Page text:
When I moved to Chicago, I was aware that coyotes were in the city. To me, it was a welcome surprise more than a shock. While camping in the mountains of New Mexico, I had heard coyote yips and caterwauling surround me in full-stereo sound—eerie squeals, redounding off high desert rock and drawing from me both a smile and an increased pulse rate. A little over a year ago, in our old third-floor Evanston apartment with a window fifty feet from the “L” tracks, I heard what was immediately identifiable as coyote banter. For me in that moment, Chicago had become a New Mexico wilderness.
College of DuPage professor Tom Montgomery Fate (also a City Creatures contributor) wrote a reflective essay on coyotes in Chicago’s suburbs, observing “that for good or ill, our lives are tangled together," and confessing, “I’m not sure who belongs where anymore.”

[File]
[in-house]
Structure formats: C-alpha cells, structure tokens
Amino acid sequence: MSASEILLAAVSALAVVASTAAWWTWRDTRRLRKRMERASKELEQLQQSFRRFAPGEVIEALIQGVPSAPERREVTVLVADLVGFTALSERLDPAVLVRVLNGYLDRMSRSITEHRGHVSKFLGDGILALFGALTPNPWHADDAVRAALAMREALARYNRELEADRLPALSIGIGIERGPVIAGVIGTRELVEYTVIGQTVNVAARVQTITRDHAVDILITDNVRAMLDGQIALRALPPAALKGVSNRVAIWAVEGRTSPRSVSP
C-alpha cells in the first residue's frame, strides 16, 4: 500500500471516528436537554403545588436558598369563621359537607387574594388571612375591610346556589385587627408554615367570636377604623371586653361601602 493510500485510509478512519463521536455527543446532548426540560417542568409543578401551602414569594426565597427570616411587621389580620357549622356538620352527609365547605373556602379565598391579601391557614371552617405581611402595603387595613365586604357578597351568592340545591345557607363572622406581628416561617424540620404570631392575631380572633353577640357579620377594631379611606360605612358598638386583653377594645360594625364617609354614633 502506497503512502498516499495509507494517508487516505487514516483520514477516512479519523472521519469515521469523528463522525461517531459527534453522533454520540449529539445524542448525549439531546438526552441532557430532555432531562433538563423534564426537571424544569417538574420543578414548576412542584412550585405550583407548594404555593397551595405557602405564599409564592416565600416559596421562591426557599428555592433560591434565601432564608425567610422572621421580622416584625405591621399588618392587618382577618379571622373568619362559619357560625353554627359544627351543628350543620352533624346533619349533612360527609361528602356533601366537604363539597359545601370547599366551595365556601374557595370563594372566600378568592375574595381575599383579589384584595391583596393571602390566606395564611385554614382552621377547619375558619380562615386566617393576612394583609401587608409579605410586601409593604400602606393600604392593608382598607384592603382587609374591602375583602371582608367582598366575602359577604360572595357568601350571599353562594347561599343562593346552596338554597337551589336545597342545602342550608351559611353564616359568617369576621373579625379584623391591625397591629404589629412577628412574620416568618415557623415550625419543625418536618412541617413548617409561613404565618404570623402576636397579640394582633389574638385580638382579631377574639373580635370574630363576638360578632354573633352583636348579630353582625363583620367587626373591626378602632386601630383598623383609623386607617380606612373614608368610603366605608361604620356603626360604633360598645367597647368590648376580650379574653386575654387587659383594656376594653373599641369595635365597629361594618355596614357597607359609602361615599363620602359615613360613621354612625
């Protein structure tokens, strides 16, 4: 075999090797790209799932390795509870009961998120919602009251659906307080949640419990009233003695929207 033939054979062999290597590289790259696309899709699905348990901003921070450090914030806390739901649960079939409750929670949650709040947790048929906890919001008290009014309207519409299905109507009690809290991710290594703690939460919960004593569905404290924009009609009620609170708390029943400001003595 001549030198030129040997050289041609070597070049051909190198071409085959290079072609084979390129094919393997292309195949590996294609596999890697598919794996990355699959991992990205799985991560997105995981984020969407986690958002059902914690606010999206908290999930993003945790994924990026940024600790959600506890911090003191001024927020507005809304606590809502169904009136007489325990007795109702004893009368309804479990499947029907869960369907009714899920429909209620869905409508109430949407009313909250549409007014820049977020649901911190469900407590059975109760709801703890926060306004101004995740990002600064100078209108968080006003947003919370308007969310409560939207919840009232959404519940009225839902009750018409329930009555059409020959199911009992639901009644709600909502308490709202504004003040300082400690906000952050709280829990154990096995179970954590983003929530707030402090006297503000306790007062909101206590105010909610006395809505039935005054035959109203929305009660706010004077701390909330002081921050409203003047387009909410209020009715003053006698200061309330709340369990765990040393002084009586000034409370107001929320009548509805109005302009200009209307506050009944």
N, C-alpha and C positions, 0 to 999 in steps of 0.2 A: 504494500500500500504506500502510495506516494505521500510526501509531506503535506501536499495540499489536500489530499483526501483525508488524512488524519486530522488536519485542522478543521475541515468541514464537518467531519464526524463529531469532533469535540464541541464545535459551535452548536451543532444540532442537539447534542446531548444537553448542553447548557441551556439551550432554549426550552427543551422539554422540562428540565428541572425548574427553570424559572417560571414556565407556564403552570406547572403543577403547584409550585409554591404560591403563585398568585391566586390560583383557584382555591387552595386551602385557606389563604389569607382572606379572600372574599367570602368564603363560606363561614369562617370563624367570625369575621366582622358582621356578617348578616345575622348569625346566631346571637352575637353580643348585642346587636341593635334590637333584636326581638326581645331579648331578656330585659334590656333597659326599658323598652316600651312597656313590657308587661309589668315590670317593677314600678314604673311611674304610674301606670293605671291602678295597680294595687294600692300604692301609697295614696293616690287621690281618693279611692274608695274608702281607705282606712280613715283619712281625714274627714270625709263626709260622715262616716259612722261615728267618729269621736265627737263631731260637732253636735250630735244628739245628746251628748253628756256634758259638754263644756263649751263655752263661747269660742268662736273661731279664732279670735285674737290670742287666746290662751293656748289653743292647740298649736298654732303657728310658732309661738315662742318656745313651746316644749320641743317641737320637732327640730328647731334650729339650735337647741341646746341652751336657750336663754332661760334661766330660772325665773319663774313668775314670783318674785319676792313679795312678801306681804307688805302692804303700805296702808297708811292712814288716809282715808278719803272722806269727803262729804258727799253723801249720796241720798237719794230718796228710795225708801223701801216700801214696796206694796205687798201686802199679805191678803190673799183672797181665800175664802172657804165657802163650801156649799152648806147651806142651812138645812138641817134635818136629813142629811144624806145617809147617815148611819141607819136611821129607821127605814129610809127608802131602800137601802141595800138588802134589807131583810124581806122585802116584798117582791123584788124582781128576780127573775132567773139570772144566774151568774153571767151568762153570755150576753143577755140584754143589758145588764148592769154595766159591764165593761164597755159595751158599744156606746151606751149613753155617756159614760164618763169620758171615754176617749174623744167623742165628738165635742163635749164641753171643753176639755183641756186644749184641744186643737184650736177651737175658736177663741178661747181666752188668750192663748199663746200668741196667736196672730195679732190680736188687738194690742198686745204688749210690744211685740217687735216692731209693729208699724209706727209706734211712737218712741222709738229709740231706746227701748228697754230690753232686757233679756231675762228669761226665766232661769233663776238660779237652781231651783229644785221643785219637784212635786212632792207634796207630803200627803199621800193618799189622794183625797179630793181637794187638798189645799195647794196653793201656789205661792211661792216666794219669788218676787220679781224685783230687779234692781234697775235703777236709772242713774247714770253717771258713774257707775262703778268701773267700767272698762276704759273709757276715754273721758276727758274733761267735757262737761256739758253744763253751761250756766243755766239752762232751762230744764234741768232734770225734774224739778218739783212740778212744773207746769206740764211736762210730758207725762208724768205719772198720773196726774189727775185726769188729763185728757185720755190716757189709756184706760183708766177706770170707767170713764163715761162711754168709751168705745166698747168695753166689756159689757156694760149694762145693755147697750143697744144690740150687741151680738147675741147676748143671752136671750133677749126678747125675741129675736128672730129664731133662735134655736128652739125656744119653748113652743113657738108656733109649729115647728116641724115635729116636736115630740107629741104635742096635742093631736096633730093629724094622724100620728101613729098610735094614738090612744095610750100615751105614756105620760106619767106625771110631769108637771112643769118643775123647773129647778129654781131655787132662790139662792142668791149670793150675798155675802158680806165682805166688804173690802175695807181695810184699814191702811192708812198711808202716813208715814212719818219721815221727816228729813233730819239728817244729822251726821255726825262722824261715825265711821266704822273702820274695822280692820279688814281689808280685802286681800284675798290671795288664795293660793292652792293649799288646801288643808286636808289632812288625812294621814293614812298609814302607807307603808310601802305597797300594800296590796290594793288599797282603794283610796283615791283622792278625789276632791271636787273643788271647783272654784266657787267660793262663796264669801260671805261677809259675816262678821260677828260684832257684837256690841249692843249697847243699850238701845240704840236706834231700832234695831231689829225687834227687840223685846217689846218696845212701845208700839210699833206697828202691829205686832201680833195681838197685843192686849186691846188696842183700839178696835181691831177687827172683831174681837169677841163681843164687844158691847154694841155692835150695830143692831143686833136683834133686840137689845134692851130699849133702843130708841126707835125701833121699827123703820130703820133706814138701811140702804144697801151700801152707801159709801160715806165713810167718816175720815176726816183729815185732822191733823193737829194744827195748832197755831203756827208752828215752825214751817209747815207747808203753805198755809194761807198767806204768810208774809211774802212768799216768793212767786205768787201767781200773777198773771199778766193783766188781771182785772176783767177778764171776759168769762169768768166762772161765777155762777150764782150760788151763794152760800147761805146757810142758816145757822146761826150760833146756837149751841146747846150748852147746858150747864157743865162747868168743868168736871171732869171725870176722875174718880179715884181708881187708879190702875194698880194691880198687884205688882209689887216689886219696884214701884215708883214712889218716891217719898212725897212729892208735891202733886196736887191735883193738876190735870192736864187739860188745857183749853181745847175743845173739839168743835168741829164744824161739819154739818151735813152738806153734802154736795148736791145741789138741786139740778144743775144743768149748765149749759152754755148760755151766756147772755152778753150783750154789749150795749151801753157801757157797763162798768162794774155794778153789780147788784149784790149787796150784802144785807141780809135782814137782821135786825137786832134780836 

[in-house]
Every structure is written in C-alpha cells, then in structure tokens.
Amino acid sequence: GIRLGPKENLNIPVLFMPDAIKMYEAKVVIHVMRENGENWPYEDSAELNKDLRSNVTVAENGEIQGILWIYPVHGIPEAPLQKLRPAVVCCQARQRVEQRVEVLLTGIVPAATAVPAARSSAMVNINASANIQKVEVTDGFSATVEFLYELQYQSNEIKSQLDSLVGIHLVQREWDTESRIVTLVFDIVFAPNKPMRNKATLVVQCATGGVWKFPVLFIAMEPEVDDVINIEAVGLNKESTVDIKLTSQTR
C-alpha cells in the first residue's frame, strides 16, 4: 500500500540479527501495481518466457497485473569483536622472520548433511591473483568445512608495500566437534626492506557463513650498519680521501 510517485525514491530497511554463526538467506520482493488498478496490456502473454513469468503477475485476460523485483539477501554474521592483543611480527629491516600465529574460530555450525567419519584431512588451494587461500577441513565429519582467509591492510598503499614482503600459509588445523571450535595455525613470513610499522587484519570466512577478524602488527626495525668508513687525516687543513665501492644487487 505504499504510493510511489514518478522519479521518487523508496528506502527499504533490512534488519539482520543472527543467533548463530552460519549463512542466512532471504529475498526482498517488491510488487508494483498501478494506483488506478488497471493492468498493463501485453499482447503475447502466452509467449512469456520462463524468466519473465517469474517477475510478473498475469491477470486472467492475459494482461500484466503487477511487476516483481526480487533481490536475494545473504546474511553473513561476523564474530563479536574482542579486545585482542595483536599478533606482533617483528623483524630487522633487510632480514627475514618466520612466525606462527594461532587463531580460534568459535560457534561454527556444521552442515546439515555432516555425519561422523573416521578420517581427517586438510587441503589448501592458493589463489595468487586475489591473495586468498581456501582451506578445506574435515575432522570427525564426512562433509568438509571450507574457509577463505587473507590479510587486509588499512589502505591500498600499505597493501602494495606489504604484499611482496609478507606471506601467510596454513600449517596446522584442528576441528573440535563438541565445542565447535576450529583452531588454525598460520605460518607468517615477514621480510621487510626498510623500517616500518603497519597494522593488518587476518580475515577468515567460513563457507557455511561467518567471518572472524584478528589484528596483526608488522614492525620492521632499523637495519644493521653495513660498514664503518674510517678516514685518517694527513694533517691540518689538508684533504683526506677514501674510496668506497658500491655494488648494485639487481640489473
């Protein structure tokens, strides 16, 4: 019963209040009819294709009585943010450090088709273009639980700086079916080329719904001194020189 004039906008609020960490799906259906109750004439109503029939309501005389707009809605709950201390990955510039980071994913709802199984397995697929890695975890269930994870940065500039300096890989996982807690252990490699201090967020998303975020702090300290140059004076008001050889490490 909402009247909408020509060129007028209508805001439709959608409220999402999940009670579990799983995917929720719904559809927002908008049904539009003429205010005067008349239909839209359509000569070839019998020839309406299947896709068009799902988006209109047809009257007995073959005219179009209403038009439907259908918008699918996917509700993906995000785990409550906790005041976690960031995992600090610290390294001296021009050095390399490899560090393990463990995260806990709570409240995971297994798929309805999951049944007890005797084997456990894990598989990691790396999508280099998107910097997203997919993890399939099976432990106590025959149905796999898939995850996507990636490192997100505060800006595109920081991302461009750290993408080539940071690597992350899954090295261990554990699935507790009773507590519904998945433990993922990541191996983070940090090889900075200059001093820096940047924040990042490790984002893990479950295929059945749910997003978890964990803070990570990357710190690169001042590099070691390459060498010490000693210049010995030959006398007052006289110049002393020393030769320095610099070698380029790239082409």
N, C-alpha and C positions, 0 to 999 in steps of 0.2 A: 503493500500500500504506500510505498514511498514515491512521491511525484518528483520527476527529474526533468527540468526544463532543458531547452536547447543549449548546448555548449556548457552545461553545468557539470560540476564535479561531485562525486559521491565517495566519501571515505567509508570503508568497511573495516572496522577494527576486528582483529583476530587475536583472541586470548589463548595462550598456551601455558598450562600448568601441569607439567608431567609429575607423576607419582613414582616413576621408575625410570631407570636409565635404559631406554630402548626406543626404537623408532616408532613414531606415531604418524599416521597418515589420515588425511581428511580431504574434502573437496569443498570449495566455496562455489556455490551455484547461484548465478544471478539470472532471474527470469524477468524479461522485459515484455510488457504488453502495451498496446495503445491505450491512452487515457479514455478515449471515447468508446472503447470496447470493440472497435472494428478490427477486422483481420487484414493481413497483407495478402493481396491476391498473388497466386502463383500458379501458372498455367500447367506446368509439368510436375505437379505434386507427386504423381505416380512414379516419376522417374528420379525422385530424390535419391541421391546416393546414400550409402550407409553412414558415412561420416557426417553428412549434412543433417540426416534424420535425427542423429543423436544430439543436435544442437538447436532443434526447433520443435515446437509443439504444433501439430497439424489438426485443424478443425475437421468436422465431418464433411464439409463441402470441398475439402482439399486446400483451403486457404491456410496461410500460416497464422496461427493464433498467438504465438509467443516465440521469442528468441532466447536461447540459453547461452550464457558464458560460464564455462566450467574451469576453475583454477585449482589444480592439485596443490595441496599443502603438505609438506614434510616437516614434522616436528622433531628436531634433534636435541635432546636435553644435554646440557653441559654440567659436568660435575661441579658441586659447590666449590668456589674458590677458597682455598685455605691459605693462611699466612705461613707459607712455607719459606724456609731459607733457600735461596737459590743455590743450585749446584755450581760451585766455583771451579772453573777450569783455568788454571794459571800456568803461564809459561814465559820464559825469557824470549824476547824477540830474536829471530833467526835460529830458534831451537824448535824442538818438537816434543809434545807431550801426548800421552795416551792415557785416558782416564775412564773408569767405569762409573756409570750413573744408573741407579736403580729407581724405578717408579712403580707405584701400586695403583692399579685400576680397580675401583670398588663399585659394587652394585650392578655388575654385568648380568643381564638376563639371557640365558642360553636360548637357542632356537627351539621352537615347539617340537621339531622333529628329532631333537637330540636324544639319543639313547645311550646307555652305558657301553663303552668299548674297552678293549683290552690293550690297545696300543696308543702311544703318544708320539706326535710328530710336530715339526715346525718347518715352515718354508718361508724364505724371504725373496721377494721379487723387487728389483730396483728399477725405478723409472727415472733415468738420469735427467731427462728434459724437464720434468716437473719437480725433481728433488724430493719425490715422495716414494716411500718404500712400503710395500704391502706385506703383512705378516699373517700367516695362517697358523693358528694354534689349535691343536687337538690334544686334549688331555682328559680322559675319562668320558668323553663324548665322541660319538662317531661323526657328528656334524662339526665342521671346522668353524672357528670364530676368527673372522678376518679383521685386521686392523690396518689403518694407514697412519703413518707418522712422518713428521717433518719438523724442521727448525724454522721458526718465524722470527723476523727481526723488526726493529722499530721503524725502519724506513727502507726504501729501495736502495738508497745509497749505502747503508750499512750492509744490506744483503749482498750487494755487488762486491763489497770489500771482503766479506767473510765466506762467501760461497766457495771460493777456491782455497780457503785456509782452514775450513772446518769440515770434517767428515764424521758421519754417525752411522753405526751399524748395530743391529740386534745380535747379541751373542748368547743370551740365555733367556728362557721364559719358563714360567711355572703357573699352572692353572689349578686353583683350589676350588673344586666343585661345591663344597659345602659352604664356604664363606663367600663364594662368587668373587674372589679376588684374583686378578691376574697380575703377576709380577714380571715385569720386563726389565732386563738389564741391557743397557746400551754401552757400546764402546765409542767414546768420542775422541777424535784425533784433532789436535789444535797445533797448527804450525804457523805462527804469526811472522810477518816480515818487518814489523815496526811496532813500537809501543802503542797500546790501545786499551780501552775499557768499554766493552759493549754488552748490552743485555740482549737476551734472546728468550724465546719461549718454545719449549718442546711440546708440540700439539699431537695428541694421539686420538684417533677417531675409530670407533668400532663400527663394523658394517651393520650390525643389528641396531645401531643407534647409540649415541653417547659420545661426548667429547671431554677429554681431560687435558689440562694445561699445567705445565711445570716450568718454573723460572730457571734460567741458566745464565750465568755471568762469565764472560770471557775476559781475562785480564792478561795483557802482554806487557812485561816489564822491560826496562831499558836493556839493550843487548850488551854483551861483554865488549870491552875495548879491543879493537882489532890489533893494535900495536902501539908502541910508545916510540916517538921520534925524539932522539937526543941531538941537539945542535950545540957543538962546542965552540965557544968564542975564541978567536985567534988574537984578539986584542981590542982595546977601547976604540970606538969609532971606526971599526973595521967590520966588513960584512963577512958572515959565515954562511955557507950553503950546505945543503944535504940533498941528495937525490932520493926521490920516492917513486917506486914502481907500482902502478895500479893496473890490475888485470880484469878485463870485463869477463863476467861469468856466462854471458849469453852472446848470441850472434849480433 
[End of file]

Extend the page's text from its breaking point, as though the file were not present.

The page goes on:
Philosopher of science Donna Haraway expressed similar sentiments in a memorable—though much more densely laced and academic—essay about “coding tricksters” that has stuck with me ever since I read it in graduate school. To be honest, I may have missed some of the more nuanced criticisms of postmodern relativism and positivistic science because I was so captivated by the last few pages of the essay. This portion of the essay revolved around the metaphor of “coyote discourse,” in which the world was imagined as a confounding, witty agent “embodied in Southwest native American accounts [that] suggests the situation we are in when we give up mastery but keep searching for fidelity, knowing all the while that we will be hoodwinked.”